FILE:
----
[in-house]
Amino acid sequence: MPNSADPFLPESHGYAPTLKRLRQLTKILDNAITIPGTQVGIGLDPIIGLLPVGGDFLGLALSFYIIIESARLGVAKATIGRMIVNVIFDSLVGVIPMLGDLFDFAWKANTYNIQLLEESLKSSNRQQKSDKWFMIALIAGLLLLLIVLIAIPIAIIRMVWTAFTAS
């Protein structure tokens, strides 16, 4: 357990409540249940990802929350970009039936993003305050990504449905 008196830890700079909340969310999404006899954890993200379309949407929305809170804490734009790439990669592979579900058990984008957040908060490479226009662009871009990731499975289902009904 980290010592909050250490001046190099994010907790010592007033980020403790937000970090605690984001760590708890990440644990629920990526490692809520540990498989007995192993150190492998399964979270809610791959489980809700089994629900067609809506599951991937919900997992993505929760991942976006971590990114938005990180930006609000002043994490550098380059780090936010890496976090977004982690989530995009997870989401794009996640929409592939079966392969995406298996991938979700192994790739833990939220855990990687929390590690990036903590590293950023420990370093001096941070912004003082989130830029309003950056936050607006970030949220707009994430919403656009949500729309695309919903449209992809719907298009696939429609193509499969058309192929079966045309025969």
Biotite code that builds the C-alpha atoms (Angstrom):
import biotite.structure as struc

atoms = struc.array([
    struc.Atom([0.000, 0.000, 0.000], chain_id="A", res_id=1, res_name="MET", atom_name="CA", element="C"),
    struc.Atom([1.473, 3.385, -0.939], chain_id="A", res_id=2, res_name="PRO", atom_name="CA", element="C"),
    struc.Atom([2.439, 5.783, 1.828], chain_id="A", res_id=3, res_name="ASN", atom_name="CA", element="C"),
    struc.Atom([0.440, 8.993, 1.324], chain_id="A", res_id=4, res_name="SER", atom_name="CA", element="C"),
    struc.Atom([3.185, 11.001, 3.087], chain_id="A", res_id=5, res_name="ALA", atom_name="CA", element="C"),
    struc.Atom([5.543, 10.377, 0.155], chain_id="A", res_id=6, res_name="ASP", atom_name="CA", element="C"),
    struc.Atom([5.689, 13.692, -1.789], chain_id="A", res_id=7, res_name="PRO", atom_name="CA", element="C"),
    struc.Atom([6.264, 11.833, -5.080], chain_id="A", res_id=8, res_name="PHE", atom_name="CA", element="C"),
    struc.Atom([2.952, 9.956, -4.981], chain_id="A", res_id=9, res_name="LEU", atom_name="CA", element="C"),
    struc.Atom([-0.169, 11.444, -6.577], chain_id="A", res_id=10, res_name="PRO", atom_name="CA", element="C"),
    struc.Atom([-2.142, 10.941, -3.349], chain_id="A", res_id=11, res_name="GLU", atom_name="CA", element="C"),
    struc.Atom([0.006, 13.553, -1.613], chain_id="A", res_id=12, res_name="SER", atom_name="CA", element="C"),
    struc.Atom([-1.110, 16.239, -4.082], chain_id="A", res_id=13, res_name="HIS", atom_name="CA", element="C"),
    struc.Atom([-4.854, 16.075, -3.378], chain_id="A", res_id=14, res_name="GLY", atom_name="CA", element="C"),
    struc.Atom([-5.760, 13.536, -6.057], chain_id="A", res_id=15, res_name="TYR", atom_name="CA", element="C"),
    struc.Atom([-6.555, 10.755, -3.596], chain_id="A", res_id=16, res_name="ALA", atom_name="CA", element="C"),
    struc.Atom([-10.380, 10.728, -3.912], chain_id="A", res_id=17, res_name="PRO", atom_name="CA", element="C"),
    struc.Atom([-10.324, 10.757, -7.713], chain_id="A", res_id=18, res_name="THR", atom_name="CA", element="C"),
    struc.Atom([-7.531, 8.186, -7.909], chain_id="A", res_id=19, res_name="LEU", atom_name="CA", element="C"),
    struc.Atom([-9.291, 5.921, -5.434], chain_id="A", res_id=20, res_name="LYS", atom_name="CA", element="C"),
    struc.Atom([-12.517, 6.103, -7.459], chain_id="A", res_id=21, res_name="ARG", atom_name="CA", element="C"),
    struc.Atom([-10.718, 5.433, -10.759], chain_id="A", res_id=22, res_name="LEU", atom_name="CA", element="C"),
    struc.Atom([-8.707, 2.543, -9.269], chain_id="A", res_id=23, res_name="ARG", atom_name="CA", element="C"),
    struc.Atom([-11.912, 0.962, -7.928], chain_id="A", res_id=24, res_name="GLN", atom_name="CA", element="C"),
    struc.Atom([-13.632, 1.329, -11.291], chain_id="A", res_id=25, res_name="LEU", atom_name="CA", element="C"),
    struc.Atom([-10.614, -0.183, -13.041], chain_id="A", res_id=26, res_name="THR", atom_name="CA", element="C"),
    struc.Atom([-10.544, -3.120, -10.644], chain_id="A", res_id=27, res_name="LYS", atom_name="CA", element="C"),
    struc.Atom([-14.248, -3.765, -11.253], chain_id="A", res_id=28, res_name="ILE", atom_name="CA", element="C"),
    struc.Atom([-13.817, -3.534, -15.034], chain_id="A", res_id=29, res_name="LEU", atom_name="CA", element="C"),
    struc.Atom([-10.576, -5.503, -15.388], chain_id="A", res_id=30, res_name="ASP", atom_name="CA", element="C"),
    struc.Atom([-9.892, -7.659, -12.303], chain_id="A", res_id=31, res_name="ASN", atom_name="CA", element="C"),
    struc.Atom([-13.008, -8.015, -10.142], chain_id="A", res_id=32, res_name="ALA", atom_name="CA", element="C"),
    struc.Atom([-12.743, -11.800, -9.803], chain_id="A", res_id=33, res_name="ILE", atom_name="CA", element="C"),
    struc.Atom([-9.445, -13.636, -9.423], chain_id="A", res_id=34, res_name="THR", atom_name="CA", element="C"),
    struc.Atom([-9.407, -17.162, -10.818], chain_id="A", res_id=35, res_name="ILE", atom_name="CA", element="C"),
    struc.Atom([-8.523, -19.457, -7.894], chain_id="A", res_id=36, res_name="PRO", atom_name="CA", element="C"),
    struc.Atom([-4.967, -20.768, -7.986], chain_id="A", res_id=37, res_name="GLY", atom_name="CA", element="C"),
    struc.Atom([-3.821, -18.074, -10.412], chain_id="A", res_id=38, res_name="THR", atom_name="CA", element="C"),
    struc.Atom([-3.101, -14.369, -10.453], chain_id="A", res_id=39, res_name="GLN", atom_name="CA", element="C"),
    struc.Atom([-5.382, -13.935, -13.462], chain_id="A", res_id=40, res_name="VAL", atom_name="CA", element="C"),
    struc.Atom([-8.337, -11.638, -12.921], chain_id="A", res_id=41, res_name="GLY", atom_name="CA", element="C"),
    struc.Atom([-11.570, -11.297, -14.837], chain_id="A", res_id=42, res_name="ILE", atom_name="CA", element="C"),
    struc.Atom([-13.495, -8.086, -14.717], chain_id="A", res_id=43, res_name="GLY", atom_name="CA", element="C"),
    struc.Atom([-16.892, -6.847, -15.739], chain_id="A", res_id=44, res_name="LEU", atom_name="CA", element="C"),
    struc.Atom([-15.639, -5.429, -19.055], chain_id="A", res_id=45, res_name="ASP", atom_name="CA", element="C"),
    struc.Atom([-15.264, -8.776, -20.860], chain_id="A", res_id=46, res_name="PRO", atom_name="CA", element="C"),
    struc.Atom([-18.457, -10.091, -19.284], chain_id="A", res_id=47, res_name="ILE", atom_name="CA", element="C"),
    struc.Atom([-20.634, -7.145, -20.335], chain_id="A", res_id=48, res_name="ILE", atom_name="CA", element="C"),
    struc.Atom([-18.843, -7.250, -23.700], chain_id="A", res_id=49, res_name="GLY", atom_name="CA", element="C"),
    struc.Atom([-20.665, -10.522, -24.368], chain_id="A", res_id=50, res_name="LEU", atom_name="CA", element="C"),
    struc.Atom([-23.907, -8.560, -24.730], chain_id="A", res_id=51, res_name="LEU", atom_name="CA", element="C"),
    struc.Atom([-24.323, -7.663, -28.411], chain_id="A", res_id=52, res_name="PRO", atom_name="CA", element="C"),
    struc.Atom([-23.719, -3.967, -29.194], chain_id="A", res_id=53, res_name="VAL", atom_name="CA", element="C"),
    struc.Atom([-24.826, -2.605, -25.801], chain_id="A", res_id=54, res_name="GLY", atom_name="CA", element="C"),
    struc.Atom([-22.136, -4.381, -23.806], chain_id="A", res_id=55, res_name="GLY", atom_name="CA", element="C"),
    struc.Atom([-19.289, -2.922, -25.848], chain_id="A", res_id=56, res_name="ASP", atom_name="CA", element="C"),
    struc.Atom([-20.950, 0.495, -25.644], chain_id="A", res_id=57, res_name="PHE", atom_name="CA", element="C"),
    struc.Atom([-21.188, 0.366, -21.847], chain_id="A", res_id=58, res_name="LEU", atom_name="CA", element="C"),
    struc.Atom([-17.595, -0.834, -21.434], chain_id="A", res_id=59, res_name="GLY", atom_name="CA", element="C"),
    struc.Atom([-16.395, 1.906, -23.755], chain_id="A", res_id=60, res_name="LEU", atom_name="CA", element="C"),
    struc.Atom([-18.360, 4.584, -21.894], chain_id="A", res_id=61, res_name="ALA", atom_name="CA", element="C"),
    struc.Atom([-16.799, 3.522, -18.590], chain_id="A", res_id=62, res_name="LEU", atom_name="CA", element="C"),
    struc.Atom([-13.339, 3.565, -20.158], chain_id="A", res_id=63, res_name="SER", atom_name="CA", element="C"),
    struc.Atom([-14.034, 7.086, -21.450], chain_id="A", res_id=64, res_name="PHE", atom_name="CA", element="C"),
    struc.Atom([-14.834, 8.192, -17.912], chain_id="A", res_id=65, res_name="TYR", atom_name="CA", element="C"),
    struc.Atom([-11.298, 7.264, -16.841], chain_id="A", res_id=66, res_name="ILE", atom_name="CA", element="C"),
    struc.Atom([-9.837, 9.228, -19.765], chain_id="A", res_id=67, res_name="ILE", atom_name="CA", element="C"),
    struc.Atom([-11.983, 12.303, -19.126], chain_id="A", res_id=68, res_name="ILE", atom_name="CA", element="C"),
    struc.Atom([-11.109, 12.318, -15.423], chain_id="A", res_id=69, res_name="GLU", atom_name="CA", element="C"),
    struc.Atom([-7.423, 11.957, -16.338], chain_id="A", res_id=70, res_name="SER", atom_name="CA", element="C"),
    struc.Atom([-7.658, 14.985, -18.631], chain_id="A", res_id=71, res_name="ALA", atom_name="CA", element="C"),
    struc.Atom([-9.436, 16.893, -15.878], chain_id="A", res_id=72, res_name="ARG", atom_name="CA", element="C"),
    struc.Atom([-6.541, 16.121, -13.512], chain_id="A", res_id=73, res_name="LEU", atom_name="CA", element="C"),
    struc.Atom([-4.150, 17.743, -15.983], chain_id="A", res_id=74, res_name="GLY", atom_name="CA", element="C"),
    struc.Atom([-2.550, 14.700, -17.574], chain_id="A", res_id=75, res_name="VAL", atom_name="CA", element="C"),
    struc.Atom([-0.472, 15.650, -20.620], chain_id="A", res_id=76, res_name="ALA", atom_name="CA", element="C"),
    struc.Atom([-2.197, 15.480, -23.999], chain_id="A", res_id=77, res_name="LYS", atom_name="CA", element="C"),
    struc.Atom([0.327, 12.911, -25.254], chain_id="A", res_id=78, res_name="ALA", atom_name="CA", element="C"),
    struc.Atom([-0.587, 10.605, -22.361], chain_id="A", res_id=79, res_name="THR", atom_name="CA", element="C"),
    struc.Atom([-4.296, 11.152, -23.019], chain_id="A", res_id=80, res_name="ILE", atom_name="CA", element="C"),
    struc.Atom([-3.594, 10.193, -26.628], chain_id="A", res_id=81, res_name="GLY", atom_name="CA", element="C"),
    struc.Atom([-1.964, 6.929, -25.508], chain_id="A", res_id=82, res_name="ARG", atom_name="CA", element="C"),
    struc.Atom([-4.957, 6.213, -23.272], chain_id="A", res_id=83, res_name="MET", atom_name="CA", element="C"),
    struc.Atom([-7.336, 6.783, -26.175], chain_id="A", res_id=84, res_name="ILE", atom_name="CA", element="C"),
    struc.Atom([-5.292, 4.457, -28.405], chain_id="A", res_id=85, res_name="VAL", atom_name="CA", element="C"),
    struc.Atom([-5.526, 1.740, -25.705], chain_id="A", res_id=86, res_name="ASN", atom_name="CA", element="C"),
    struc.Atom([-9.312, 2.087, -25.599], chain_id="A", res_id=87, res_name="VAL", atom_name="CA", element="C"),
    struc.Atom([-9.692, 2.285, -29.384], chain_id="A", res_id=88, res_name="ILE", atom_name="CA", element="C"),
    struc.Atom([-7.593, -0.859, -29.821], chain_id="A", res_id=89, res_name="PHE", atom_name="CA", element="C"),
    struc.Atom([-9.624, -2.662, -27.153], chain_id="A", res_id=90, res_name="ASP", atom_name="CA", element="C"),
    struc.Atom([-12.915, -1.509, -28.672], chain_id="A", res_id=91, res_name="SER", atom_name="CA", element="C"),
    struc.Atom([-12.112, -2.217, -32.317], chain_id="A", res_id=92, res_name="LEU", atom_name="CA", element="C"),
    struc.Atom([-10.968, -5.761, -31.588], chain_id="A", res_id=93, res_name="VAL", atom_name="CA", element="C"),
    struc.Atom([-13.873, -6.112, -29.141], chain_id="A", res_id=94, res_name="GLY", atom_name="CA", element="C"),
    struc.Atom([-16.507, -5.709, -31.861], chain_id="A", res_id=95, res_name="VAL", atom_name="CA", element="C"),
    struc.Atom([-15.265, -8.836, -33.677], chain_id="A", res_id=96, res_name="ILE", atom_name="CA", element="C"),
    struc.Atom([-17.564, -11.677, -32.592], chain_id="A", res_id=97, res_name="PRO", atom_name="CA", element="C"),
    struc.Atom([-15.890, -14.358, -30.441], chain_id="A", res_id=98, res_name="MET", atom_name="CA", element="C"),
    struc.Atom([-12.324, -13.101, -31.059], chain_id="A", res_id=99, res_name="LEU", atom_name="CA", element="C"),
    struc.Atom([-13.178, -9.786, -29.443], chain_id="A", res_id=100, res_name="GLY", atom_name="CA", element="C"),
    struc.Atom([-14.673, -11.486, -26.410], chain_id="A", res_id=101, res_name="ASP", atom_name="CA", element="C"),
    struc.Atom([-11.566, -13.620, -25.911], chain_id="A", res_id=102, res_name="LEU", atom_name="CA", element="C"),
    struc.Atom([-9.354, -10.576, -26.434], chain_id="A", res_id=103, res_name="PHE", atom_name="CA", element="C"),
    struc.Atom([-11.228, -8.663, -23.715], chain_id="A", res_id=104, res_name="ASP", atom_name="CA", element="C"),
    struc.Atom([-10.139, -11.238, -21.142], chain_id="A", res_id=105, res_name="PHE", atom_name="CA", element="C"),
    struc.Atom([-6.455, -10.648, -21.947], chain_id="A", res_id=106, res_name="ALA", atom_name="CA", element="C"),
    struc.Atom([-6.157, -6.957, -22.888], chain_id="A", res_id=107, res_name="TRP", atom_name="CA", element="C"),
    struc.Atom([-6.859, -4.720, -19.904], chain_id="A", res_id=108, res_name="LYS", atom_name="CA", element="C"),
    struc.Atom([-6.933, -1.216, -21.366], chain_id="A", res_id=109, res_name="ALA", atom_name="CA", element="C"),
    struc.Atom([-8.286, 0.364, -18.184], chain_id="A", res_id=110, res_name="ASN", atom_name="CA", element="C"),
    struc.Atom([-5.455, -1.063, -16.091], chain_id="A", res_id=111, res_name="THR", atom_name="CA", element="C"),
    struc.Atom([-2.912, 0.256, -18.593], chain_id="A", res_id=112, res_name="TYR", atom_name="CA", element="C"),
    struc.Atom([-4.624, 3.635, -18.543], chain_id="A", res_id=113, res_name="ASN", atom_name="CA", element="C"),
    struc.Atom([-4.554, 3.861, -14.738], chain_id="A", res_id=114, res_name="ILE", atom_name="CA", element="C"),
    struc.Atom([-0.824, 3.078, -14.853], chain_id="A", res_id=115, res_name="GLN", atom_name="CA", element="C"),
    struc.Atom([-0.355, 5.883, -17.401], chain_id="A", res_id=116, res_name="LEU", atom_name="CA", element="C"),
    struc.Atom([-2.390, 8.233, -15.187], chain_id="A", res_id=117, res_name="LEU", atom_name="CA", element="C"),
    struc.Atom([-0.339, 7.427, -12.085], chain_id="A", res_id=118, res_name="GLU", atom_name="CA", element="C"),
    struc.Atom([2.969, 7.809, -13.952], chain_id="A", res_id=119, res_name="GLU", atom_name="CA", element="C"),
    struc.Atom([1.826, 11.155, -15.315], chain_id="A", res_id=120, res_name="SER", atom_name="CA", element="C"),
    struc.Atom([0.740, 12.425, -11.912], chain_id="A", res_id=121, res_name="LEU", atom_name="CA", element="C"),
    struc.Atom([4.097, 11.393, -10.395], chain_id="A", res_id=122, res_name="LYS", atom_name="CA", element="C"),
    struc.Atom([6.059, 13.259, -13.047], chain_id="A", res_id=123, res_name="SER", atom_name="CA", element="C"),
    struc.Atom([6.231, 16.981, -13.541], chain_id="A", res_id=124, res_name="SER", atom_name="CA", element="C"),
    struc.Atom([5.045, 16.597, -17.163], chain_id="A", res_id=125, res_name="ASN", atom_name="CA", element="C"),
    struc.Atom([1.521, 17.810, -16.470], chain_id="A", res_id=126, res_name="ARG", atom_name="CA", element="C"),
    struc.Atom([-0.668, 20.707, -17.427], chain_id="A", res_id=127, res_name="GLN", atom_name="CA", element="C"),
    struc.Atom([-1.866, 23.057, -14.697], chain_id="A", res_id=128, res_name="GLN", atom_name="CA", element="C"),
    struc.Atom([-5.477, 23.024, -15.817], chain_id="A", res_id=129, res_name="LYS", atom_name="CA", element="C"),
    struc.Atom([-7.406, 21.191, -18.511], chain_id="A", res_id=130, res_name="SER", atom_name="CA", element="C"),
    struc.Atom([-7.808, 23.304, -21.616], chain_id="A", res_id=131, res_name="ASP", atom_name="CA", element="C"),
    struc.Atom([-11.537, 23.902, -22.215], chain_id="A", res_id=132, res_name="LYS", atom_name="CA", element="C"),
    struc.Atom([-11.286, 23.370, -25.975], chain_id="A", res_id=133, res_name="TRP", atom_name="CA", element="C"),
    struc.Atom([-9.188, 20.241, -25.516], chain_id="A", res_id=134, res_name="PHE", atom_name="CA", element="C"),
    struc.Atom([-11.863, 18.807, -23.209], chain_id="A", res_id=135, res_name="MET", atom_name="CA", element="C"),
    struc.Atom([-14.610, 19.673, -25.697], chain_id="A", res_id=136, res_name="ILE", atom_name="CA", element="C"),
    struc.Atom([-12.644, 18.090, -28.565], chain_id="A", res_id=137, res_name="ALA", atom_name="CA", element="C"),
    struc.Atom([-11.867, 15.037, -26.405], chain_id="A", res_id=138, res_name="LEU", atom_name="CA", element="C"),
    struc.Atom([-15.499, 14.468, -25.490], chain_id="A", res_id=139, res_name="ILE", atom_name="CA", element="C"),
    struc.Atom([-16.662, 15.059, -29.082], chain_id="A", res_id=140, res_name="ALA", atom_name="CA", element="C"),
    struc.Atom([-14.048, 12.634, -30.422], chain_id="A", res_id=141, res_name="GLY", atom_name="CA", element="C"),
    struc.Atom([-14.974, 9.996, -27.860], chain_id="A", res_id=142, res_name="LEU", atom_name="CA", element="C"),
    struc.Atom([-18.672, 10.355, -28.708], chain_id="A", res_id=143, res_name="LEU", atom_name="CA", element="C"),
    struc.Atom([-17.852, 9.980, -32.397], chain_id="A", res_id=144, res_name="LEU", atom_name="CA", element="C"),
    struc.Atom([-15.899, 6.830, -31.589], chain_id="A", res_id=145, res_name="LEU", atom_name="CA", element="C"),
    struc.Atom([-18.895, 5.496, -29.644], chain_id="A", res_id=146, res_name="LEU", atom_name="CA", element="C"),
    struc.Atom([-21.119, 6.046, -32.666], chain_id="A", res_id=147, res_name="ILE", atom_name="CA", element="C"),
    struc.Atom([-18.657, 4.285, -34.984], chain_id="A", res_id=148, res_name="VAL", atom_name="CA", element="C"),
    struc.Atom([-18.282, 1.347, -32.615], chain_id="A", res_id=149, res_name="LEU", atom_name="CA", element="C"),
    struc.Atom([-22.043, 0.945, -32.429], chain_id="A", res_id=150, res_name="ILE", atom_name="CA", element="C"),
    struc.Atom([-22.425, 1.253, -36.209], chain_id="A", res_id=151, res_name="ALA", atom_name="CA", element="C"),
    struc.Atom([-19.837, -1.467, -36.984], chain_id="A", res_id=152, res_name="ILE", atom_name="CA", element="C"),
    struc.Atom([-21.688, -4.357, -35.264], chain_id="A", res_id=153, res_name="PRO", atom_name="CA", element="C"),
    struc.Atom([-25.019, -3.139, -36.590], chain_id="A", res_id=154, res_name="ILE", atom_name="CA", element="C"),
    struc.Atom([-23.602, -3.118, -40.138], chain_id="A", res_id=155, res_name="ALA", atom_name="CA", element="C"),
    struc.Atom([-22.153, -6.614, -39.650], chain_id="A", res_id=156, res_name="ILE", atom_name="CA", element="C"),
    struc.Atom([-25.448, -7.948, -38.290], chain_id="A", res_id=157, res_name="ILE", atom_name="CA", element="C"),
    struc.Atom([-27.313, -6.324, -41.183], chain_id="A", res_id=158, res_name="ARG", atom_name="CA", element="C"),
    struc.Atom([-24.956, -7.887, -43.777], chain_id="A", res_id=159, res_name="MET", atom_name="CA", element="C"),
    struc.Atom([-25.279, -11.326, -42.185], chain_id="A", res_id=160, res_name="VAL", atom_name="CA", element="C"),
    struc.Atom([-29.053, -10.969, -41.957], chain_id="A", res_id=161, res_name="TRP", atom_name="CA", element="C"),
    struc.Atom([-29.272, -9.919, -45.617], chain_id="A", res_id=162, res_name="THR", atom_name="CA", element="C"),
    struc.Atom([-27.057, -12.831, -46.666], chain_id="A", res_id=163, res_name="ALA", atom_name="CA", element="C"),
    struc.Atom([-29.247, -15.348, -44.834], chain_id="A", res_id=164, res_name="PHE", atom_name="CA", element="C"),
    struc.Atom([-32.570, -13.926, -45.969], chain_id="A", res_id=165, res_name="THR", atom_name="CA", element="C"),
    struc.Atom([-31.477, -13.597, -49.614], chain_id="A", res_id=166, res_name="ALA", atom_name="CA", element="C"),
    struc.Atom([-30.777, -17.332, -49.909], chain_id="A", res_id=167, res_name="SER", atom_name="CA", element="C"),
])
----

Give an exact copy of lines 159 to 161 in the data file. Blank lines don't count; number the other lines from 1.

    struc.Atom([-21.688, -4.357, -35.264], chain_id="A", res_id=153, res_name="PRO", atom_name="CA", element="C"),
    struc.Atom([-25.019, -3.139, -36.590], chain_id="A", res_id=154, res_name="ILE", atom_name="CA", element="C"),
    struc.Atom([-23.602, -3.118, -40.138], chain_id="A", res_id=155, res_name="ALA", atom_name="CA", element="C"),